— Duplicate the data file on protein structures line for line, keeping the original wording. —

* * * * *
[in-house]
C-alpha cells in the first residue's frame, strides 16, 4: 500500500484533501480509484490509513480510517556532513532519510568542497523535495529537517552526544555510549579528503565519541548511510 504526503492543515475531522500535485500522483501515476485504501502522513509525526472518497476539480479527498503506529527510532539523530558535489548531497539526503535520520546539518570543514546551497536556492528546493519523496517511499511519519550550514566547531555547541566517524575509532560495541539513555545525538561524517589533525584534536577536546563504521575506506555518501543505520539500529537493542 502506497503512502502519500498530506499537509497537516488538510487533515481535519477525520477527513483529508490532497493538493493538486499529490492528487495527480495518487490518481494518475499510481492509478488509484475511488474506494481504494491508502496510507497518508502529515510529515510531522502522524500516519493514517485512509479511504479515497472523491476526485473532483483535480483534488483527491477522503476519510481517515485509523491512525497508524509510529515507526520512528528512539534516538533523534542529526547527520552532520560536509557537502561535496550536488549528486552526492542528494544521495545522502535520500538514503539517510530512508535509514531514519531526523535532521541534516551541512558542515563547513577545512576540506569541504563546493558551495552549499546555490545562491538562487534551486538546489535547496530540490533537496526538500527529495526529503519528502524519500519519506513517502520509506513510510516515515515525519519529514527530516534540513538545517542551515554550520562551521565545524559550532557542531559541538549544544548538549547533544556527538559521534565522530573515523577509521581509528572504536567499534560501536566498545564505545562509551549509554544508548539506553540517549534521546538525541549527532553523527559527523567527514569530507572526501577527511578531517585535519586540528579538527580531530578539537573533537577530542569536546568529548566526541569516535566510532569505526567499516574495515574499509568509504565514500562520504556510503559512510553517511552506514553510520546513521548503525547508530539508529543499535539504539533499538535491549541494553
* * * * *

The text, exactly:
[in-house]
C-alpha cells in the first residue's frame, strides 16, 4: 500500500484533501480509484490509513480510517556532513532519510568542497523535495529537517552526544555510549579528503565519541548511510 504526503492543515475531522500535485500522483501515476485504501502522513509525526472518497476539480479527498503506529527510532539523530558535489548531497539526503535520520546539518570543514546551497536556492528546493519523496517511499511519519550550514566547531555547541566517524575509532560495541539513555545525538561524517589533525584534536577536546563504521575506506555518501543505520539500529537493542 502506497503512502502519500498530506499537509497537516488538510487533515481535519477525520477527513483529508490532497493538493493538486499529490492528487495527480495518487490518481494518475499510481492509478488509484475511488474506494481504494491508502496510507497518508502529515510529515510531522502522524500516519493514517485512509479511504479515497472523491476526485473532483483535480483534488483527491477522503476519510481517515485509523491512525497508524509510529515507526520512528528512539534516538533523534542529526547527520552532520560536509557537502561535496550536488549528486552526492542528494544521495545522502535520500538514503539517510530512508535509514531514519531526523535532521541534516551541512558542515563547513577545512576540506569541504563546493558551495552549499546555490545562491538562487534551486538546489535547496530540490533537496526538500527529495526529503519528502524519500519519506513517502520509506513510510516515515515525519519529514527530516534540513538545517542551515554550520562551521565545524559550532557542531559541538549544544548538549547533544556527538559521534565522530573515523577509521581509528572504536567499534560501536566498545564505545562509551549509554544508548539506553540517549534521546538525541549527532553523527559527523567527514569530507572526501577527511578531517585535519586540528579538527580531530578539537573533537577530542569536546568529548566526541569516535566510532569505526567499516574495515574499509568509504565514500562520504556510503559512510553517511552506514553510520546513521548503525547508530539508529543499535539504539533499538535491549541494553